Proprietary Data Insights
Top ETF Searches This Month
You’ll Love This Juice Subscriber’s Amazing Retirement Situation
We have been asking Juice readers to share feedback and details of their financial situations. We love hearing from subscribers. So we’re happy to see you engage with us. To send your thoughts to The Juice, use the link at the bottom of this email.
Before we get to one of our subscriber’s amazing retirement situation, a quick note.
As we were playing with Trackstar, our proprietary sentiment indicator, we noticed that the iShares Russell 2000 ETF (IWM) jumped into the top five ETFs investors are searching for most across our 100+ financial media partners. This tells us that these retail investors could be onto something.
Some people on Wall Street think small caps might be set for a run.
Over the last year, they haven’t done all that well. Consider IWM.
It’s down nearly 3% over the last year, compared to approximately 14% and 37% gains in the SPDR S&P 500 ETF (SPY) and Invesco QQQ ETF (QQQ). However, if you look at the last six months, you’ll see IWN is flat. Over the last month, IWN, SPY and QQQ are basically neck and neck. With SPY and QQQ outpacing IWN by roughly half a percent.
To this end, consider something Fidelity Investments observed in August:
After lagging large caps in recent years, small caps are currently selling at wide and attractive discounts relative to large-company stocks.
Indeed, we’ve already begun to see signs that small caps may be ready to join the front of the pack. While the Russell 2000 Index was essentially flat for the first 5 months of the year, it suddenly sprang to life in June and July—and as of mid-August had returned more than 10% year-to-date.
And part of a note we received from fund company Wisdom Tree in late October:
The valuation dispersion between large cap and small-cap stocks has become historically wide, and we believe mean reversion will set in at some point. We maintain our overweight allocations in small-cap stocks relative to our benchmarks …
If we are correct in our view that the value trade is rebounding and that small caps present a relative value opportunity, our Portfolios are positioned to take advantage of that.
So there are some believers out there that small cap stocks might be a good place for your money going forward. And Trackstar appears to at least partially confirm this sentiment. And not just among retail investors. If you take away leveraged equity ETFs (which advisors love to look at!), you’ll see that IWM is now the 4th most searched ETF among financial professionals.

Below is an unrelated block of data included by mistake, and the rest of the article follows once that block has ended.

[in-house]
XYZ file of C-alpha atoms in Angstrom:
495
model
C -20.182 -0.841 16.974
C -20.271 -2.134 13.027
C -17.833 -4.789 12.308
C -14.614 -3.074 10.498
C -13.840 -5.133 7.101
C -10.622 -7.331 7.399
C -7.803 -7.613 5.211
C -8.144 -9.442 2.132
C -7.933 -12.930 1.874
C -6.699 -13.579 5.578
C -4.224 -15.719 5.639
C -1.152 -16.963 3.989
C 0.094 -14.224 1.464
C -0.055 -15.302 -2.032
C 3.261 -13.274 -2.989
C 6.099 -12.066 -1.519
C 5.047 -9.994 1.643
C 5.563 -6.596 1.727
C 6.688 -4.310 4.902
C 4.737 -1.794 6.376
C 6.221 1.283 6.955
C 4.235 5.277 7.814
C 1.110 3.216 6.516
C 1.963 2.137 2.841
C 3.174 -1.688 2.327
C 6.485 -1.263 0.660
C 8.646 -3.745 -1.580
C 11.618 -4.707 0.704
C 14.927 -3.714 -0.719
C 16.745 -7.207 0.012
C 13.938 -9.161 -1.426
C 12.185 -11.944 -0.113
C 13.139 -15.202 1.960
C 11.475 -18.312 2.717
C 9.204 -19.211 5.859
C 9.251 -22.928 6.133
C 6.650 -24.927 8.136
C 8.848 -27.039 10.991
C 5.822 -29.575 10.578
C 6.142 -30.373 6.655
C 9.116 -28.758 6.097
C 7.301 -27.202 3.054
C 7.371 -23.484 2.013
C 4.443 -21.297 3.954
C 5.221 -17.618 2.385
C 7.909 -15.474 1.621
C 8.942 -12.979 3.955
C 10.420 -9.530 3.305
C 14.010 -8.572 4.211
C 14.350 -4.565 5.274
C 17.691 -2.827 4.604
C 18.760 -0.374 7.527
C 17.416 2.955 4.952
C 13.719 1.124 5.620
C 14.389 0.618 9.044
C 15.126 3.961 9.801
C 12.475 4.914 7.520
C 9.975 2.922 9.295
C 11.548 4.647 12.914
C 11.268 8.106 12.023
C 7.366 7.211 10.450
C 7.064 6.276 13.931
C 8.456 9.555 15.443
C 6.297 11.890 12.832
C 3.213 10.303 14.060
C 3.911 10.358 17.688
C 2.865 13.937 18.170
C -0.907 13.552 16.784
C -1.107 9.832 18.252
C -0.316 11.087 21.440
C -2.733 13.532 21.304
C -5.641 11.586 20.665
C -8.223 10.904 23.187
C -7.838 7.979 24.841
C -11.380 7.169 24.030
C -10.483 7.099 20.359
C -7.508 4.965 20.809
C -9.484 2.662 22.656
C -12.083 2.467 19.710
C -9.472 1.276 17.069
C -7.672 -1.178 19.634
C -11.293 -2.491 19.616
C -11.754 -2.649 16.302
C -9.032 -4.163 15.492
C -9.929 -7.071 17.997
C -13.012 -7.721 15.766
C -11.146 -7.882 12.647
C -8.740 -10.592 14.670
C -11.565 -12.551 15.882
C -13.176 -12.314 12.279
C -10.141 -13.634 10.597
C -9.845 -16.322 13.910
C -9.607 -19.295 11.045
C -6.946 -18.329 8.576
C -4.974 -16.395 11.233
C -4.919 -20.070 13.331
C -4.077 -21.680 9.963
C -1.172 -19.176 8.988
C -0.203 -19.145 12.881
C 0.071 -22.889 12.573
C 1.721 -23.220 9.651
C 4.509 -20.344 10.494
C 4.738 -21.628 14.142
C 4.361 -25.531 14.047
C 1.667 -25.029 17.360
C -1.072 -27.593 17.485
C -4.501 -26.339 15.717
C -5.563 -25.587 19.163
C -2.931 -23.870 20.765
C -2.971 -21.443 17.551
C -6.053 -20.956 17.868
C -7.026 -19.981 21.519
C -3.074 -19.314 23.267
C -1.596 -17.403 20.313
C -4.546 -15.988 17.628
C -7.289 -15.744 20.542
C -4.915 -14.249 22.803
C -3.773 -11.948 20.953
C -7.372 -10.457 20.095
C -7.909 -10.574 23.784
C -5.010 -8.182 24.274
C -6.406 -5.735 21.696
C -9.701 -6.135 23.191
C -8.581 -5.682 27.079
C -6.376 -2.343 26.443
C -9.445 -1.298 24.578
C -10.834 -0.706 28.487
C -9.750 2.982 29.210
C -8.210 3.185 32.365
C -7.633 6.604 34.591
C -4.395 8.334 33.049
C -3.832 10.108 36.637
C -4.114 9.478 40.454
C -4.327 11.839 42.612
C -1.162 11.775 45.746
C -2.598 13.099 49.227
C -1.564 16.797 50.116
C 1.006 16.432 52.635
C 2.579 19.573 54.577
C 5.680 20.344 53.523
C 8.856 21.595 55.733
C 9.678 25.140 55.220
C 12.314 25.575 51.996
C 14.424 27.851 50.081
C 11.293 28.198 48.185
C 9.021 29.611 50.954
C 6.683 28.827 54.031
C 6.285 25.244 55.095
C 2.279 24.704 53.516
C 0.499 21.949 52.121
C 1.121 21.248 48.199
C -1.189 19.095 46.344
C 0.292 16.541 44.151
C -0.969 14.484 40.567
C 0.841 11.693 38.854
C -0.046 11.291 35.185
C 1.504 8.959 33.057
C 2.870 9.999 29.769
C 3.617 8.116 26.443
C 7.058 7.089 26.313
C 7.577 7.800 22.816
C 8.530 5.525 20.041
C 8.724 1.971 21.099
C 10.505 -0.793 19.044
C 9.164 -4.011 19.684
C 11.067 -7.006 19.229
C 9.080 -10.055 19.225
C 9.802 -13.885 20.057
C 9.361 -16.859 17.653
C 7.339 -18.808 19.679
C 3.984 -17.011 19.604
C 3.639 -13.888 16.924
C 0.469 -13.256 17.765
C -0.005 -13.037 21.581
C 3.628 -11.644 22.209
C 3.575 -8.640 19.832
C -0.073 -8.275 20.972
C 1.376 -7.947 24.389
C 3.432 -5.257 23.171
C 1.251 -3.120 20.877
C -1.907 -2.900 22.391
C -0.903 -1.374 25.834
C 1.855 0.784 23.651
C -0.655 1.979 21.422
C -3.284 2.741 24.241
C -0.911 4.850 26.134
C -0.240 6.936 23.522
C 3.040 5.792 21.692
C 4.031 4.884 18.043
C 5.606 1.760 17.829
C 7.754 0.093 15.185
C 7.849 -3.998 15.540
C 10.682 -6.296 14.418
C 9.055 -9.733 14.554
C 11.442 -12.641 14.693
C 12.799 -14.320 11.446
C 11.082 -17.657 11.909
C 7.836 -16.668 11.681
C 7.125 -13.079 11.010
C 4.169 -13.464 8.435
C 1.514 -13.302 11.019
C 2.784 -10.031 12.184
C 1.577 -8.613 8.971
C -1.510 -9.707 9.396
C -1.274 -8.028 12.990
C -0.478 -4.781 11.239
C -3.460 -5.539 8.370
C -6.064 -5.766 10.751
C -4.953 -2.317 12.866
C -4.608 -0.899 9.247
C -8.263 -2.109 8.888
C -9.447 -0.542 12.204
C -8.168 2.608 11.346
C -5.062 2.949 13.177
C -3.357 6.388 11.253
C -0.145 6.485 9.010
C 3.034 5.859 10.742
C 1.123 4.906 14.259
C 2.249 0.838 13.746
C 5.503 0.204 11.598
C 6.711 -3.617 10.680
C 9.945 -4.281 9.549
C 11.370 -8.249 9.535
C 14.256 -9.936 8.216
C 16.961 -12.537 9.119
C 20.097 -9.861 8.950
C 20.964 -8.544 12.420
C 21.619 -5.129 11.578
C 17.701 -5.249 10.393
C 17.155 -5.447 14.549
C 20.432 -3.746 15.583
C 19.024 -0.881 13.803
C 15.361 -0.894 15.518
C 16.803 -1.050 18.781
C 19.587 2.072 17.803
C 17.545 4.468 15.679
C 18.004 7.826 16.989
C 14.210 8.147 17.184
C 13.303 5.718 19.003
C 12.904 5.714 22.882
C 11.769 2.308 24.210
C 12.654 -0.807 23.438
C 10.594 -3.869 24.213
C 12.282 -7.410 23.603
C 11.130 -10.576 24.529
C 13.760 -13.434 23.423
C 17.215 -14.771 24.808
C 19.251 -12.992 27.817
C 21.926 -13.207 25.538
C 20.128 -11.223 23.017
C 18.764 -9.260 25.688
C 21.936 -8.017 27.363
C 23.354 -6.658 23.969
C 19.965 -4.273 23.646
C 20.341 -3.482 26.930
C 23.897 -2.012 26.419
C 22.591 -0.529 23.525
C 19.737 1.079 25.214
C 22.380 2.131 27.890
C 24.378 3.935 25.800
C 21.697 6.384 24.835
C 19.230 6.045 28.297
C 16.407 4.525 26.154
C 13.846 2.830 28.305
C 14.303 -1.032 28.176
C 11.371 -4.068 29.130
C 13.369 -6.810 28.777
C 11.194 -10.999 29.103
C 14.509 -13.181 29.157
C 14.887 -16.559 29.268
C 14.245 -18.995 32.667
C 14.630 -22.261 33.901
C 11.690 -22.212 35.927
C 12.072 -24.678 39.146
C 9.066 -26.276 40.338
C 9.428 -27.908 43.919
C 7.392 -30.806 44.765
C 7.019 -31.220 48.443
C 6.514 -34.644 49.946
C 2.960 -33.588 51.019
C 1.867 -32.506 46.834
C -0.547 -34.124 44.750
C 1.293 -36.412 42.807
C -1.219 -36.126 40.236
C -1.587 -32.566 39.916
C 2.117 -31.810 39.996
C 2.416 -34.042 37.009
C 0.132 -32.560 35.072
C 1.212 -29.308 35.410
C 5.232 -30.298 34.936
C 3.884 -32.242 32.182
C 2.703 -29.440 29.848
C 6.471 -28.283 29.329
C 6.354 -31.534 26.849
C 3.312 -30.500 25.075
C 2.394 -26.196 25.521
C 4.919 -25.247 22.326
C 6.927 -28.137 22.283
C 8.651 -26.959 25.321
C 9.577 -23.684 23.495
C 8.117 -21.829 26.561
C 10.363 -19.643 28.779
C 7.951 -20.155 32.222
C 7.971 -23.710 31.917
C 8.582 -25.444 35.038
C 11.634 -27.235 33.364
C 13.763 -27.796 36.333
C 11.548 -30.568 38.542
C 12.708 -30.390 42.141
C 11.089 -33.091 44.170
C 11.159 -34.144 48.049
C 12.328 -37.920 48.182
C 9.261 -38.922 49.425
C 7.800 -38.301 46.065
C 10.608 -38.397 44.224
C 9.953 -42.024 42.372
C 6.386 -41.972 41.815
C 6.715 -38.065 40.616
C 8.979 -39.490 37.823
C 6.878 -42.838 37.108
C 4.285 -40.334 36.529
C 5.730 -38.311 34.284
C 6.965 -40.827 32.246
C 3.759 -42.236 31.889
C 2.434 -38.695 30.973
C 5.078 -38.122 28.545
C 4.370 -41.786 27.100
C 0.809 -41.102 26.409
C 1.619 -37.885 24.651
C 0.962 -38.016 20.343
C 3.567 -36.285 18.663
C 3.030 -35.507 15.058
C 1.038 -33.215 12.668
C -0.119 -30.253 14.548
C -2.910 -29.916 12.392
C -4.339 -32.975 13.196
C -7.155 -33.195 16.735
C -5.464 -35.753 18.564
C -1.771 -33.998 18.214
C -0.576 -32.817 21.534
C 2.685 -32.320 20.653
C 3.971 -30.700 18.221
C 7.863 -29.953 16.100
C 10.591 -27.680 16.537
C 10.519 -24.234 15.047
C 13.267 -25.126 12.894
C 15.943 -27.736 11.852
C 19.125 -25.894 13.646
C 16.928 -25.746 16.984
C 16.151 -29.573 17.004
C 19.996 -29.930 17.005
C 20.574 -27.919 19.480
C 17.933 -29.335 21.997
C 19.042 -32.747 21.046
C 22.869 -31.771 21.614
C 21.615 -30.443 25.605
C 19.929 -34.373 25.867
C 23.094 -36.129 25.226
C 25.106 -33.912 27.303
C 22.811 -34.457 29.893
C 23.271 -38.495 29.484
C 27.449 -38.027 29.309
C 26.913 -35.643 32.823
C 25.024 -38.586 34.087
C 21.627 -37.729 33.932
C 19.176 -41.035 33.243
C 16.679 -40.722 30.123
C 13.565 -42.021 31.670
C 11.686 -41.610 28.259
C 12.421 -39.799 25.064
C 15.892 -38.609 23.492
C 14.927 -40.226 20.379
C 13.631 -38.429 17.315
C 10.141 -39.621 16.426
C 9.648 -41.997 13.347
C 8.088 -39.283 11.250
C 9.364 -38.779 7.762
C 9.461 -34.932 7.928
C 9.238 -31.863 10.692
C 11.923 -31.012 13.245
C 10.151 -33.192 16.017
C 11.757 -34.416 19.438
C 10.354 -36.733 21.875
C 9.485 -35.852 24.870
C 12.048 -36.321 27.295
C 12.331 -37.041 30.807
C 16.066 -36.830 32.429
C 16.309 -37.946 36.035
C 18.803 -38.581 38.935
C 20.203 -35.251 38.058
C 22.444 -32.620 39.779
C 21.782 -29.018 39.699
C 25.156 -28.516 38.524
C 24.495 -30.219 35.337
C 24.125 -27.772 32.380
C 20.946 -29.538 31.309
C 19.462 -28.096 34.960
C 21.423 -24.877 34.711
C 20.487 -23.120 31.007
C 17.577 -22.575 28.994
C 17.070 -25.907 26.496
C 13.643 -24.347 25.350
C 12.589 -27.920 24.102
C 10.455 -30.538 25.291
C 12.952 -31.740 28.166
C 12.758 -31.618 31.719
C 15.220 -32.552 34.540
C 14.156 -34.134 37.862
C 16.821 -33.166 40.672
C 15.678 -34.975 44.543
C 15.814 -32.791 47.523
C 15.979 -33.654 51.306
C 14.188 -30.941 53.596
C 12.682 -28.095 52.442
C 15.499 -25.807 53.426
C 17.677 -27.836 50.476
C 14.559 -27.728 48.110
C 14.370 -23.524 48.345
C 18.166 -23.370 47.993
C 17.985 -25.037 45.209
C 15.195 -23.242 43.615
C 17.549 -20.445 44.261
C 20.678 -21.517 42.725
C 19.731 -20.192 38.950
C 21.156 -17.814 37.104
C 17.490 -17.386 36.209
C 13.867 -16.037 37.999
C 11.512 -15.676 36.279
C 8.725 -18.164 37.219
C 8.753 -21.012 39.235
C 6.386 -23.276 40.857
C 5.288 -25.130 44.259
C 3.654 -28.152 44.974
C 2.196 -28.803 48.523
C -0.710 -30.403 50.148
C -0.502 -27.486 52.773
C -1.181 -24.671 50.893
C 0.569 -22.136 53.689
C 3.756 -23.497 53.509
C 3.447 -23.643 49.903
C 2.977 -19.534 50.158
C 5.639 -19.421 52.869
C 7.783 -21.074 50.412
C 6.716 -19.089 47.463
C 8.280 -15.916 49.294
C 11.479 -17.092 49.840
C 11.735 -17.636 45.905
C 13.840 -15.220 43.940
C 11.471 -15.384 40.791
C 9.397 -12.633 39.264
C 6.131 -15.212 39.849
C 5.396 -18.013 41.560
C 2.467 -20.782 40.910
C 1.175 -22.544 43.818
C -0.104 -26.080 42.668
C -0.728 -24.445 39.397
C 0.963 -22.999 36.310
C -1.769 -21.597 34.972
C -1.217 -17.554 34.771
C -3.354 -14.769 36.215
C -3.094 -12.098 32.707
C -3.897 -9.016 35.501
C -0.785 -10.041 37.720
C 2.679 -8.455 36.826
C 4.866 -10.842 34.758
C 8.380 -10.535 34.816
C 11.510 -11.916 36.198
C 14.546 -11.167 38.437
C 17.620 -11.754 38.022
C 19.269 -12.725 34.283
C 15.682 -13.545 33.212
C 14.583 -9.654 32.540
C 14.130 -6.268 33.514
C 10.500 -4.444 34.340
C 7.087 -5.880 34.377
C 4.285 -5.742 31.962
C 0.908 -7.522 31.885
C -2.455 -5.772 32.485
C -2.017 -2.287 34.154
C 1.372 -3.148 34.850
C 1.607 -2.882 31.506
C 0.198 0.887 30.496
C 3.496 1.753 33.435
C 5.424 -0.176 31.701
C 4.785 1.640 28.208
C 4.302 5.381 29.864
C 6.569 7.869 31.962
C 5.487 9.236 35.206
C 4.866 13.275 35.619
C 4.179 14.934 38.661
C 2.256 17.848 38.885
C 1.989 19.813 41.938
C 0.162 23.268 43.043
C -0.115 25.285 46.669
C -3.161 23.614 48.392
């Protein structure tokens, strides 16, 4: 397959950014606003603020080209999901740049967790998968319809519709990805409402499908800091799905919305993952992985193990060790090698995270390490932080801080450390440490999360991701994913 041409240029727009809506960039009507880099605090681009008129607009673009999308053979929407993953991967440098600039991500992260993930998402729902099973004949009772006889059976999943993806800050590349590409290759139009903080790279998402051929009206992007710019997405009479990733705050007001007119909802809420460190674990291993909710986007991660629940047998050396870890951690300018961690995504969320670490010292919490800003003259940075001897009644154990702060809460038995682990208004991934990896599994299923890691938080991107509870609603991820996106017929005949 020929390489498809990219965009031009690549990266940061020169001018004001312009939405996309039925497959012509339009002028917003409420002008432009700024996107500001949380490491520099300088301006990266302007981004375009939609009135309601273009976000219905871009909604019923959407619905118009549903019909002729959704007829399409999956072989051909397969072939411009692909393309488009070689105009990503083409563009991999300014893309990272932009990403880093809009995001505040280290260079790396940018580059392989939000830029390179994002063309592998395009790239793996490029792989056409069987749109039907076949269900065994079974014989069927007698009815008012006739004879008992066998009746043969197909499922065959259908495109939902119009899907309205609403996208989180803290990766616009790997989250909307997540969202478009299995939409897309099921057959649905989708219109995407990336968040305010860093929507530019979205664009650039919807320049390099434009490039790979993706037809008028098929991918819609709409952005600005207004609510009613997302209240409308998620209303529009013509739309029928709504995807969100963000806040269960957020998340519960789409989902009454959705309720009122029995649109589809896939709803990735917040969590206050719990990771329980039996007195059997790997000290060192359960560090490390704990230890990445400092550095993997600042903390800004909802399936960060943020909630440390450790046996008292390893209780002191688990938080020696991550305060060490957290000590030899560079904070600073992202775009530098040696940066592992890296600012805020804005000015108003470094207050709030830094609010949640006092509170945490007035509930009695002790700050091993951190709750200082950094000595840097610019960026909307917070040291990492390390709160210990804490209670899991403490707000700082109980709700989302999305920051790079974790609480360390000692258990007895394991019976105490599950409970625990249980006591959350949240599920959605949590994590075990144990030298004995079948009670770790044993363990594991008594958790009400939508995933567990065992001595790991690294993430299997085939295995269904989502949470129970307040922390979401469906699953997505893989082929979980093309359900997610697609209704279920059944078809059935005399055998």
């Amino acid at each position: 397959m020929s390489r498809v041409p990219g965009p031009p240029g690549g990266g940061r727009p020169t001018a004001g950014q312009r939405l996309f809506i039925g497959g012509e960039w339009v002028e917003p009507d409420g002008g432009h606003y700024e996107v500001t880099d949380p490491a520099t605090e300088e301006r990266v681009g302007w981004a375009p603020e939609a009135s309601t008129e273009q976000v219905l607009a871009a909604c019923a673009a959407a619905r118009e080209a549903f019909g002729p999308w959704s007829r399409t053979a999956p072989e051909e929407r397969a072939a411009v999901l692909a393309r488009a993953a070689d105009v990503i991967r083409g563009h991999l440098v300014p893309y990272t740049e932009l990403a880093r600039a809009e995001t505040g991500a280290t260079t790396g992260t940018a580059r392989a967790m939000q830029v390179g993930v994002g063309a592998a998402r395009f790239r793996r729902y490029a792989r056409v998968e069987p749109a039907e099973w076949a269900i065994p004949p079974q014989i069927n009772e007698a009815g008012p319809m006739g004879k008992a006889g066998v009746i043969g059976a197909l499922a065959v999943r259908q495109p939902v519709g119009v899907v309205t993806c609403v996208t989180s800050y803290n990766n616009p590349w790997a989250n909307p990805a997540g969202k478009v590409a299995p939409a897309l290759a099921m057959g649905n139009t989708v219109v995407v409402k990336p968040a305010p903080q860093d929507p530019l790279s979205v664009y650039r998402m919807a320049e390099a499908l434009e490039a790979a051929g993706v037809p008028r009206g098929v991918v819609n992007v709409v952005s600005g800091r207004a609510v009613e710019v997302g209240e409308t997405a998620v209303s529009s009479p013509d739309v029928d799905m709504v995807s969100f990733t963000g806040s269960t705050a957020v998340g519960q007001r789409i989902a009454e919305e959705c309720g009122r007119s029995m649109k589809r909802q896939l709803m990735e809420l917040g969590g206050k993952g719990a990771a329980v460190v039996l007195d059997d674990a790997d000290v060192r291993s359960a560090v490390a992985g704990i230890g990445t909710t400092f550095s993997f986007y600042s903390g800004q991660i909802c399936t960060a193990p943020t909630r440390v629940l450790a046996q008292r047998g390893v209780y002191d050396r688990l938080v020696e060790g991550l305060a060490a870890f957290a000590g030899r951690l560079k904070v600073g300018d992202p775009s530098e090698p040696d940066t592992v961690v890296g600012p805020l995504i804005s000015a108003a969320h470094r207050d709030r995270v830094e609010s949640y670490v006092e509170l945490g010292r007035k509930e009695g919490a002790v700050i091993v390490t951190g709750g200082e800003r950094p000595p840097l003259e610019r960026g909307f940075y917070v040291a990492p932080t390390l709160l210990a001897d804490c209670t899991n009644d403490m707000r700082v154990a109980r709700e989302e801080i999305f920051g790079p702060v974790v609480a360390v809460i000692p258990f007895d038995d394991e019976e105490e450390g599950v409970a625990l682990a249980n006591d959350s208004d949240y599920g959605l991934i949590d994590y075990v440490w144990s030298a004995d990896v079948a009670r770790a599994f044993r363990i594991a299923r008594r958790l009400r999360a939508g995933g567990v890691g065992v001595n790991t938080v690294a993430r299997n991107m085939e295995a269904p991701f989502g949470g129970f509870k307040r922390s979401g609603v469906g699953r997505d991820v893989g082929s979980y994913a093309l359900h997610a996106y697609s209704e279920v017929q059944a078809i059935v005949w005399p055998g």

Of course, IWN tracks the Russell 2000 Index of small cap stocks.
Just some food for thought via Trackstar and some of the so-called big money.
Back to Main Street, where a subscriber, Jerry, emailed The Juice with what is truly a dreamy retirement situation. Here it is, edited for space, clarity and emphasis:
I have been very fortunate to have an excellent financial advisor. I started my investing with Morgan Stanley in 1989. Over the years since I rolled over my 401k to an IRA. In 2007 I retired at the age of 57. I started withdrawing $25,000 per year and have kept that same withdrawal amount for 16 years. My account balance has fluctuated over the years, however, my withdrawals have remained the same. My present balance is actually about $5.000 more than when I started withdrawing. Over the years my advisor has helped me keep my dividends close to covering my withdrawals while maintaining my principal. I am now 73 and have withdrawn $400,000 from my account and still have the same amount I started with!
So, like, is this even possible anymore?
That’s not a rhetorical question, so please feel free to add your two cents at the feedback link below.
We ask because, with the housing crisis we spent much of October outlining and an increased cost of living that still feels high even as inflation cools, do people still have enough money left over to invest to do what Jerry did?
We’re not as concerned about the 50 or 60-plus crowd who secured solid housing situations back in the day. We’re worried about the 20, 30 and even 40 year olds coming up who might not be homeowners. The folks who would have to stretch to buy a house if it’s even possible. People struggling so much to make ends meet that they’re in debt. It’s a problem, as we outlined last week when we looked at the increase in early withdrawals and loans from 401(k)s.
The Bottom Line: We’re just concerned that for every 73-year old Jerry who appears to have secured a relatively comfortable retirement alongside a solid nest egg, there’s more than one 30-year old who thinks anything close to Jerry’s story is a pipe dream.
On the bright side, if you have money left over most months, the stock market has proven that, over the long haul, it can help make you comfortable, if not wealthy or even rich. While it’s not nice to keep an eye on potentially emerging areas of the market, such as small caps, for most long-term investors, following a solid ETF approach, led by SPY and QQQ, can make the most sense.
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